He gasped some 650 times for all but the last 17 minutes or so.
They gave him the fucking drugs a second time because, well, who knew if he'd ever die.
It was torture said John McCain who knows a thing or two about torture.
Smooth sailing said Jan Brewer and the AG and Kent Scheidegger and a spokesman for Arizona's DOC who all declared, with the certainty of the ignorant, that he was sound asleep through the whole thing and felt absolutely no pain or discomfort even if it took longer than they'd expected.
The family of his victims complained that it wasn't nearly ugly enough, and how dare people wish it were easier on him.
What if the federal judge had ordered it stopped and him revived? Could they have done it? Apparently, they could have. And could they then have tried to kill him again? Nina Totenberg pointed to Ohio where the Supreme Court has agreed to answer that question in Romell Broom's case.
Like Ohio, and like Oklahoma, and like every other state where lethal injections go horribly wrong despite repeated declarations that it was all cool, they'll investigate and review. And like all those states, they'll guarantee that the investigation will be independent because it will be conducted by the same people who ordered and carried out the killing. Inspector, investigate yourself.
And like those states, and Missouri and Georgia and Texas and Louisiana and everywhere else, they'll explain that it's vital that they kill and insist that the who and how and where they get the drugs must be secret. Because the people demand killin' but would stop it if they knew who was involved.
We once executed at high noon. In the town square. So the people could see the consequences and learn. The killing was to be as John Bunyan says in a different context in Pilgrim's Progress, both "caution and example." But of course the people partied. And the pickpockets thrived.
So they moved it inside. Hidden away. Did it at midnight. Away from the throng, which just wouldn't learn. And then earlier in the day, because why pay overtime or force the killers to miss time with the wife and kids afterwards?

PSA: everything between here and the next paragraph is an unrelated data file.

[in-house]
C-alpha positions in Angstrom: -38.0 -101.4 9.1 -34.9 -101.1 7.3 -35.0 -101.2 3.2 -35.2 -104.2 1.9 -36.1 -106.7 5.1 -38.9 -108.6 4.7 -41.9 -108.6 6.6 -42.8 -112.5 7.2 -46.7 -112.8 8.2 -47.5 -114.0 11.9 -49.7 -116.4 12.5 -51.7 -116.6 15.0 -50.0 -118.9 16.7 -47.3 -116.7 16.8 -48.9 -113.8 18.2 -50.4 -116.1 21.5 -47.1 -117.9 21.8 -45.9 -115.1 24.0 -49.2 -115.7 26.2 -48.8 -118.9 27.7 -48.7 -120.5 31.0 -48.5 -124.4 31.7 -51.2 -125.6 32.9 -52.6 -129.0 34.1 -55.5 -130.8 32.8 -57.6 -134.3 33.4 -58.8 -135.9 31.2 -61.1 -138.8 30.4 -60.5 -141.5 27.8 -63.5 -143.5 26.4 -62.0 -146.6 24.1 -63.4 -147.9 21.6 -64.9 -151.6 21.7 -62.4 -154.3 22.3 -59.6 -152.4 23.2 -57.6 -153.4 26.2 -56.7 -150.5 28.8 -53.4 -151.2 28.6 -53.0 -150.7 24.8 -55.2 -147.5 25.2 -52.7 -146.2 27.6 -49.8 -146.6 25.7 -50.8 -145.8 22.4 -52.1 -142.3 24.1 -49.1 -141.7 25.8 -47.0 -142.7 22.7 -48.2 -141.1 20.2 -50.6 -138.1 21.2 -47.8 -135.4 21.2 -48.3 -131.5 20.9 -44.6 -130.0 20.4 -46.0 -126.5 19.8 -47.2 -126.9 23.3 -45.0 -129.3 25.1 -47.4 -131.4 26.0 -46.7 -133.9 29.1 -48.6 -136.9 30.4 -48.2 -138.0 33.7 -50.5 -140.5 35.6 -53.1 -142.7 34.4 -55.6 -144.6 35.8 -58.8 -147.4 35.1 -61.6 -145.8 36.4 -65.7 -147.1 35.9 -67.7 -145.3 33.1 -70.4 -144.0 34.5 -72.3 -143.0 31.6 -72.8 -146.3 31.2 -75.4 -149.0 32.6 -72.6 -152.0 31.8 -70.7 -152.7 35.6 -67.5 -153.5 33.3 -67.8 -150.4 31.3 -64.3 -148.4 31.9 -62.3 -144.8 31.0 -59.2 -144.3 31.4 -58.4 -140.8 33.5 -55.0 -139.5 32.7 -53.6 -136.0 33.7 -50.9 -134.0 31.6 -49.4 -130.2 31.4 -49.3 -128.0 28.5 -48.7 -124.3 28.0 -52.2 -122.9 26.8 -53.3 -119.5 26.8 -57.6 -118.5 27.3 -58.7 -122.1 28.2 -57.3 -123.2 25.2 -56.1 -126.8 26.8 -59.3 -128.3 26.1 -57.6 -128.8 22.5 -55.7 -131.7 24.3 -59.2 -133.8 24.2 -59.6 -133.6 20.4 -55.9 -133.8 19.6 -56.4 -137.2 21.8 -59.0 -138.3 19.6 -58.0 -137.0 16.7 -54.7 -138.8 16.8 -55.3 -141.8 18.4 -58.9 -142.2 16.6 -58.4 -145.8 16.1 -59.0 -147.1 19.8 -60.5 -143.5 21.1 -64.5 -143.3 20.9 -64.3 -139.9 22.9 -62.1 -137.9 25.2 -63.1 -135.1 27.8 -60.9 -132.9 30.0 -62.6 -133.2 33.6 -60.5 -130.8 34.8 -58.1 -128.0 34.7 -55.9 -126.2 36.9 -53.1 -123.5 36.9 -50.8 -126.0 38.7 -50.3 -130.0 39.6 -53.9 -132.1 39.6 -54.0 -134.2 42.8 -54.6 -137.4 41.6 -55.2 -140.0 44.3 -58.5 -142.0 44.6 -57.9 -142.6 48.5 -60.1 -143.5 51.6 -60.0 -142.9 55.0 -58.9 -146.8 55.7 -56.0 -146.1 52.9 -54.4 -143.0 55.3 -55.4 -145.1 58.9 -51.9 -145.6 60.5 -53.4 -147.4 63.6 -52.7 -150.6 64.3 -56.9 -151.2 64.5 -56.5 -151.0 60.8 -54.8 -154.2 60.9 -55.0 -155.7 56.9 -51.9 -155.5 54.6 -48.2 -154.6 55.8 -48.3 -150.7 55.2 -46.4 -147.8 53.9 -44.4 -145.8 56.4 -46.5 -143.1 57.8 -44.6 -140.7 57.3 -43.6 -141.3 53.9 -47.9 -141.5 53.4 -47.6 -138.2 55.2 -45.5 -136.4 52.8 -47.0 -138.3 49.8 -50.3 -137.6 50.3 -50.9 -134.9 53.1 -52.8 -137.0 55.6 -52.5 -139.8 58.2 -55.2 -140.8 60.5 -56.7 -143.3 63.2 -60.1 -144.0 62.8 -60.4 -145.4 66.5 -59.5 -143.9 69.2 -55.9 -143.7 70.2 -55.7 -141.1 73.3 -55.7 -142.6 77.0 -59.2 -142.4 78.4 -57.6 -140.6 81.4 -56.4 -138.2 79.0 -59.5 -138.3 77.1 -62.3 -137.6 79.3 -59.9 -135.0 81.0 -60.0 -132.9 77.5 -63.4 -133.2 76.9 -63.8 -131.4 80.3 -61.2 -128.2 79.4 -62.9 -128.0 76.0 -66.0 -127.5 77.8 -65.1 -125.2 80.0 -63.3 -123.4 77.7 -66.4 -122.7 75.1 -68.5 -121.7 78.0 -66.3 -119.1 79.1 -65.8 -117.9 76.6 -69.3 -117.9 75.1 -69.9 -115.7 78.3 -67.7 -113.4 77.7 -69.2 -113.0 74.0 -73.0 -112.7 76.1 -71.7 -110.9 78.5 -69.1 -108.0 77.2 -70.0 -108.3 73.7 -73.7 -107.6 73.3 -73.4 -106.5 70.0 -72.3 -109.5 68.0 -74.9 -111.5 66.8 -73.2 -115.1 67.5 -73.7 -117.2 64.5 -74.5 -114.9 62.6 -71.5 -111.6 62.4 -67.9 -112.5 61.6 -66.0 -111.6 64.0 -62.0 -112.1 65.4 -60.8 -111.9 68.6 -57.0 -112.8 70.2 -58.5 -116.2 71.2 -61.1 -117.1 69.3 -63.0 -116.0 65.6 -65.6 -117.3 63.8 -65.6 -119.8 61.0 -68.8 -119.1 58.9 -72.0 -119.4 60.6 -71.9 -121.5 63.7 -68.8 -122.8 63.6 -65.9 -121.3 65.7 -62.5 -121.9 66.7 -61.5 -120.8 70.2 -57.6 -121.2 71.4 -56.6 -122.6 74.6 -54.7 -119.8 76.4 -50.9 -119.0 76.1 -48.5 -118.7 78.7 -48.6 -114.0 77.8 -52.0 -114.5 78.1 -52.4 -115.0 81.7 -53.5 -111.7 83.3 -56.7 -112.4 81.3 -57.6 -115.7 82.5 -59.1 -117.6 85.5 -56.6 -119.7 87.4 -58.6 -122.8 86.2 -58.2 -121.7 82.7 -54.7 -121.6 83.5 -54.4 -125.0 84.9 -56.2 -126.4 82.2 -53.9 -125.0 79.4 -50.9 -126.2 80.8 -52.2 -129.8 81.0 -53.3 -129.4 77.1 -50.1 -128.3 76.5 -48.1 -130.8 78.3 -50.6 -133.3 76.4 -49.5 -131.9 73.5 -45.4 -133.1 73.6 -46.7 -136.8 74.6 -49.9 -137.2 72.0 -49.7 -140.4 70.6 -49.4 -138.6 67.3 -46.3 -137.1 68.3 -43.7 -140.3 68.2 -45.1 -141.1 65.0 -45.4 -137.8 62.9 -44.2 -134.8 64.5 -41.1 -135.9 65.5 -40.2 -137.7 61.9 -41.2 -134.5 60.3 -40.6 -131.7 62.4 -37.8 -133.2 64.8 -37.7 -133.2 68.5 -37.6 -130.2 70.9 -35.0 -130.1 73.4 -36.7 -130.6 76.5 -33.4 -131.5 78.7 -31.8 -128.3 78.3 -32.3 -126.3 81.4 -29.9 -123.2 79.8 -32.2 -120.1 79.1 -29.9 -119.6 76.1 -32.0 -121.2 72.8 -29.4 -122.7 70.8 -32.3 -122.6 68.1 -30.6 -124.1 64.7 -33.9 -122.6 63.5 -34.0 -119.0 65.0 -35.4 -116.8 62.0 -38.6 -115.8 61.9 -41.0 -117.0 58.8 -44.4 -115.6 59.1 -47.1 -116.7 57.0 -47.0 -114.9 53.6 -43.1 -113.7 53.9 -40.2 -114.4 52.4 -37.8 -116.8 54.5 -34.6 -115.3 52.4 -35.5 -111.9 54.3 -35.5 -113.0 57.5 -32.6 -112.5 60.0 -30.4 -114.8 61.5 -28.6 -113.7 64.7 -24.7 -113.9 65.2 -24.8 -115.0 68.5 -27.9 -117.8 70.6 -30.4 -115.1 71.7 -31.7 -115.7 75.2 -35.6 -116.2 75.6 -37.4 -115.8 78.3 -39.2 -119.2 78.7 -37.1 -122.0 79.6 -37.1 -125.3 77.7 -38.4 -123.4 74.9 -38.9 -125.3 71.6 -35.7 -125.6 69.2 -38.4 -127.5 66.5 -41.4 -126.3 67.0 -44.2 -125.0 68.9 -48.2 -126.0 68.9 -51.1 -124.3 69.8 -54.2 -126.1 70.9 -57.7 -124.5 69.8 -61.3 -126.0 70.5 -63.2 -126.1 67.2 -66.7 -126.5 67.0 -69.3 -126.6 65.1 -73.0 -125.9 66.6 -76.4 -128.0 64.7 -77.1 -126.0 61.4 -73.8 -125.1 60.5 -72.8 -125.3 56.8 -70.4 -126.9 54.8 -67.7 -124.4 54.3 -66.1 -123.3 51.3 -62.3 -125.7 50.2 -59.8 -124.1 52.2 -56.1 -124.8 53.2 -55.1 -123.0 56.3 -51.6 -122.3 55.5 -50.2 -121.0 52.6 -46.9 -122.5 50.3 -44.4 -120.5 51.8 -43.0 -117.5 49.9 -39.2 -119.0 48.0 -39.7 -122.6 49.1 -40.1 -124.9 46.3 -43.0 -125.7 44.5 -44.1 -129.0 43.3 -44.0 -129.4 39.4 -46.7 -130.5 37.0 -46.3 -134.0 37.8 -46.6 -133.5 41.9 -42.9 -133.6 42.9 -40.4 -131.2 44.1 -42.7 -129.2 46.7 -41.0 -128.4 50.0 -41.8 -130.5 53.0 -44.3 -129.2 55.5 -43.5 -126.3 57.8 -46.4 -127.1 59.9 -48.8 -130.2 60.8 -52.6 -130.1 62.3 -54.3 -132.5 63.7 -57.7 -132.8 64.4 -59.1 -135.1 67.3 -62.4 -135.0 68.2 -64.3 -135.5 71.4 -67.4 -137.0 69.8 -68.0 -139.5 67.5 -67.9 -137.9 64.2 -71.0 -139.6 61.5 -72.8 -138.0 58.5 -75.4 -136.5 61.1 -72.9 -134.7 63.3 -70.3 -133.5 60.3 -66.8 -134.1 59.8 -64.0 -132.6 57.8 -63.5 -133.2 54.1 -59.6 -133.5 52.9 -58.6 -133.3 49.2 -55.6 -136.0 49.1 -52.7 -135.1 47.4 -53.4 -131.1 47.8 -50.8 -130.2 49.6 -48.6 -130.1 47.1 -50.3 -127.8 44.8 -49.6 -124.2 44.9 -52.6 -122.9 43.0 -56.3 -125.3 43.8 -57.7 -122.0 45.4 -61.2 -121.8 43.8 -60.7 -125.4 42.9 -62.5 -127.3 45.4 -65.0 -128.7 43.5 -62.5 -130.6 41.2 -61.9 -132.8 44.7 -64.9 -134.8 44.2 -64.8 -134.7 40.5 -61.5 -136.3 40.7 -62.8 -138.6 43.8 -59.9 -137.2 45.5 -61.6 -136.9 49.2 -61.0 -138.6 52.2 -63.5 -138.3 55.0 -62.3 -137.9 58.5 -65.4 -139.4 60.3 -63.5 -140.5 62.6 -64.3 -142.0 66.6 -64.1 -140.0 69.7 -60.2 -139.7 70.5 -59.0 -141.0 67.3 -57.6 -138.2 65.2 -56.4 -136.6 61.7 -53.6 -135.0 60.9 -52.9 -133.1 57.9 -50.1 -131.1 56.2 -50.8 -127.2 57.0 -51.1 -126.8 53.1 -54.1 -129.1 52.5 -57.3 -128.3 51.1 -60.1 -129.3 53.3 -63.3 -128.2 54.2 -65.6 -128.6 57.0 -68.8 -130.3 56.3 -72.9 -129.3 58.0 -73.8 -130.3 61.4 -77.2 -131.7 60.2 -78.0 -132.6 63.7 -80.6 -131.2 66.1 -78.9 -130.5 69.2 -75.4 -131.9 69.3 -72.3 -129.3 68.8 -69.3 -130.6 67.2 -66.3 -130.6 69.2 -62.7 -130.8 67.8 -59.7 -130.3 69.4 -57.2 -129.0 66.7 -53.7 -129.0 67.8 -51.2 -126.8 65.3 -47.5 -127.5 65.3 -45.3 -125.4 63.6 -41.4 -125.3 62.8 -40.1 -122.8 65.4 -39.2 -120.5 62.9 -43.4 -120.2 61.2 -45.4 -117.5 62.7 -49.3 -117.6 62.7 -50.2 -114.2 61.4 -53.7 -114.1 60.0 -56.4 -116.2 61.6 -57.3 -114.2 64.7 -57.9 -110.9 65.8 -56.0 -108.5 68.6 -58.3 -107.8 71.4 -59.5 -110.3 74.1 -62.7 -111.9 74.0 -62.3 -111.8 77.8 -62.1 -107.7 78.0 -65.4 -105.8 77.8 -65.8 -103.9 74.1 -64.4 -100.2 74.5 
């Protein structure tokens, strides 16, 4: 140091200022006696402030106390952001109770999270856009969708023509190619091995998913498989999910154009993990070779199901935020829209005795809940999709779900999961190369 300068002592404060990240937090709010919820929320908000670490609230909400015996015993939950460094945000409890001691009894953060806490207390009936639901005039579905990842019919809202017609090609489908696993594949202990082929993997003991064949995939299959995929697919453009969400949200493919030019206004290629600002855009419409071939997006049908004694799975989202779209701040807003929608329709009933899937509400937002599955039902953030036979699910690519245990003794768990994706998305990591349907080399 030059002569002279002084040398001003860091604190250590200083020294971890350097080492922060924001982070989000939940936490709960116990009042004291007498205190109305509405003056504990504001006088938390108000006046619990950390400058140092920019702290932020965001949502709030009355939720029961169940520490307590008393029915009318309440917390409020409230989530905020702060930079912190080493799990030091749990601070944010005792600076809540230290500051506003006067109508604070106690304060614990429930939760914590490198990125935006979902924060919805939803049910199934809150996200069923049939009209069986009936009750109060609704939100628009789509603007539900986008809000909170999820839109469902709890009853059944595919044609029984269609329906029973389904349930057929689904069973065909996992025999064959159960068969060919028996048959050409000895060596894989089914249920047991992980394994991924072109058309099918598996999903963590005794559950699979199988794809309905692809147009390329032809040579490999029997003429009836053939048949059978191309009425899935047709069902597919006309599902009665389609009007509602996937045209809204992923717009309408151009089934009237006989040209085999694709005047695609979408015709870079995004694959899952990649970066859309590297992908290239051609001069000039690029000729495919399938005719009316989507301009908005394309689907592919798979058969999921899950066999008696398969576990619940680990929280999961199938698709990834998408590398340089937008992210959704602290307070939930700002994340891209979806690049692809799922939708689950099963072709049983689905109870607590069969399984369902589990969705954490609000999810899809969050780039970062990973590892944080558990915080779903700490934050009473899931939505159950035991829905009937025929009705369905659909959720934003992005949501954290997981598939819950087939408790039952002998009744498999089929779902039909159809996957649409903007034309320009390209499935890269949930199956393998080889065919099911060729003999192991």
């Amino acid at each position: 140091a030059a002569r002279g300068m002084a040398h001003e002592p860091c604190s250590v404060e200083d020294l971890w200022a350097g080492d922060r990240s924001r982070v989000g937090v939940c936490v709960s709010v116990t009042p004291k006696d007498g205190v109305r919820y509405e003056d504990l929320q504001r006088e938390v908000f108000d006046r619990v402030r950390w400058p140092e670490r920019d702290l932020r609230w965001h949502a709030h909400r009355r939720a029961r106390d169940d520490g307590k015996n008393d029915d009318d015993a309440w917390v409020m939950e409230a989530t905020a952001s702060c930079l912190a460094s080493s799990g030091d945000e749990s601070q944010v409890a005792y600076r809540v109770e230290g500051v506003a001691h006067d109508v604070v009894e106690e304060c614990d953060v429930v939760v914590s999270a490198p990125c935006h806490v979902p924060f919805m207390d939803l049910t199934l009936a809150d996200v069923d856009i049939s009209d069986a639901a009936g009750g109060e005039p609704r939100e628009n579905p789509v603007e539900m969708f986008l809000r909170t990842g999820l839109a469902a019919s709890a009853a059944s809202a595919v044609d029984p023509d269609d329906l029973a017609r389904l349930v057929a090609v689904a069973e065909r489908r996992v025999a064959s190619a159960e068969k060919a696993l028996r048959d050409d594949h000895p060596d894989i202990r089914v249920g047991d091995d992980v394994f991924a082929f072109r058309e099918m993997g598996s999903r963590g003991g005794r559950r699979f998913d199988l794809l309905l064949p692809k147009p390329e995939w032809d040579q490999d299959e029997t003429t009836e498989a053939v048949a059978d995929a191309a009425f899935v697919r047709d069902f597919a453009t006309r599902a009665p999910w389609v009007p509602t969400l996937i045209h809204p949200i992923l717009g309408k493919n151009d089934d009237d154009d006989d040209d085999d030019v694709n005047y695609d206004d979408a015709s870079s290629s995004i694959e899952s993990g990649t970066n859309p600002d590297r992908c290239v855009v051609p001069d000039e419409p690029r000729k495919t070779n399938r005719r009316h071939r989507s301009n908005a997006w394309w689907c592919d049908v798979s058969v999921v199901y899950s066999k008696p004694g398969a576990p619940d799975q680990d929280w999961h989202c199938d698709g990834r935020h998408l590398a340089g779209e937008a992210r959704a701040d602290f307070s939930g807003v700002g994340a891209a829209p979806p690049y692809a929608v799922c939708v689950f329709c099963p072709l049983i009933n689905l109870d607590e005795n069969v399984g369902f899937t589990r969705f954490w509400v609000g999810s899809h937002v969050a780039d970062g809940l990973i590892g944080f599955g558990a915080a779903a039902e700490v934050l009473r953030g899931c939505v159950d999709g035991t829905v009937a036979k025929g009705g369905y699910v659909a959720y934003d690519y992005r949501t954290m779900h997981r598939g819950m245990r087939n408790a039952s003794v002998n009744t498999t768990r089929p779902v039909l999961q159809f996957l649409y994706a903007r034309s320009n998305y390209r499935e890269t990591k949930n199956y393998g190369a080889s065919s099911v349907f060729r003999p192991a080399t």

I've said before that if we're going to do this, we should own up to it, give up the pretense of gentle killing and necessary murder. Forget the ban on cruel and unusual punishment. Admit that it's by God murder. Have them tied down and gnawed to death by rats in Yankee Stadium. Put it on pay per view. Then we'd have to allow that it's no more than revenge. Really just blood sport.
Alex Kozinski, Chief Judge of the Ninth Circuit, dissenting from that court's refusing en banc review of a decision of a panel of that court staying the execution so that Wood could get information about the drugs Arizona was going to use and where they came from and like that so he could determine whether his killing would likely prove to be torture (citation deleted, emphasis added).
Whatever happens to Wood, the attacks will not stop and for a simple reason: The enterprise is flawed. Using drugs meant for individuals with medical needs to carry out executions is a misguided effort to mask the brutality of executions by making them look serene and peaceful—like something any one of us might experience in our final moments. See But executions are, in fact, nothing like that. They are brutal, savage events, and nothing the state tries to do can mask that reality. Nor should it. If we as a society want to carry out executions, we should be willing to face the fact that the state is committing a horrendous brutality on our behalf.He's OK with that splatter. I'm not. But then, I'm opposed to the whole enterprise. We're better than that. Or we're supposed to be. That's why we hide it. Why we pretend to medicalize. Why it's supposed to be kinder and gentler. Really, this is for your own good.
If some states and the federal government wish to continue carrying out the death penalty, they must turn away from this misguided path and return to more primitive—and foolproof—methods of execution. The guillotine is probably best but seems inconsistent with our national ethos. And the electric chair, hanging and the gas chamber are each subject to occasional mishaps. The firing squad strikes me as the most promising. Eight or ten large-caliber rifle bullets fired at close range can inflict massive damage, causing instant death every time. There are plenty of people employed by the state who can pull the trigger and have the training to aim true. The weapons and ammunition are bought by the state in massive quantities for law enforcement purposes, so it would be impossible to interdict the supply. And nobody can argue that the weapons are put to a purpose for which they were not intended: firearms have no purpose other than destroying their targets. Sure, firing squads can be messy, but if we are willing to carry out executions, we should not shield ourselves from the reality that we are shedding human blood. If we, as a society, cannot stomach the splatter from an execution carried out by firing squad, then we shouldn't be carrying out executions at all.
Which is, of course, bullshit.
His name was Joseph Wood. He was murdered by the State of Arizona. It took an hour and 57 minutes. He gasped some 150 times during all but the last 17 or so of those minutes. They had to drug him a second time. They said it all went really well. They lied.